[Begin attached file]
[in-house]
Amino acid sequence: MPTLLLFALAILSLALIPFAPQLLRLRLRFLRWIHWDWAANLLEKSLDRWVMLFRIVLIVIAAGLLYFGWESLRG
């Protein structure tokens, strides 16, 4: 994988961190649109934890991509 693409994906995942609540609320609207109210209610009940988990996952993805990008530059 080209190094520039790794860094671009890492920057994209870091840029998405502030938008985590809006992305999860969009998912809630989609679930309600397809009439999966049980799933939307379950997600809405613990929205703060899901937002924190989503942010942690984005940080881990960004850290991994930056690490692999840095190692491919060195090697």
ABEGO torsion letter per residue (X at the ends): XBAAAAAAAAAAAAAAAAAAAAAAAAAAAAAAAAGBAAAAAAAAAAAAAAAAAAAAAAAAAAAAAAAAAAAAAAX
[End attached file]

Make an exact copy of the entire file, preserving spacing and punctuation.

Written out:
[in-house]
Amino acid sequence: MPTLLLFALAILSLALIPFAPQLLRLRLRFLRWIHWDWAANLLEKSLDRWVMLFRIVLIVIAAGLLYFGWESLRG
């Protein structure tokens, strides 16, 4: 994988961190649109934890991509 693409994906995942609540609320609207109210209610009940988990996952993805990008530059 080209190094520039790794860094671009890492920057994209870091840029998405502030938008985590809006992305999860969009998912809630989609679930309600397809009439999966049980799933939307379950997600809405613990929205703060899901937002924190989503942010942690984005940080881990960004850290991994930056690490692999840095190692491919060195090697």
ABEGO torsion letter per residue (X at the ends): XBAAAAAAAAAAAAAAAAAAAAAAAAAAAAAAAAGBAAAAAAAAAAAAAAAAAAAAAAAAAAAAAAAAAAAAAAX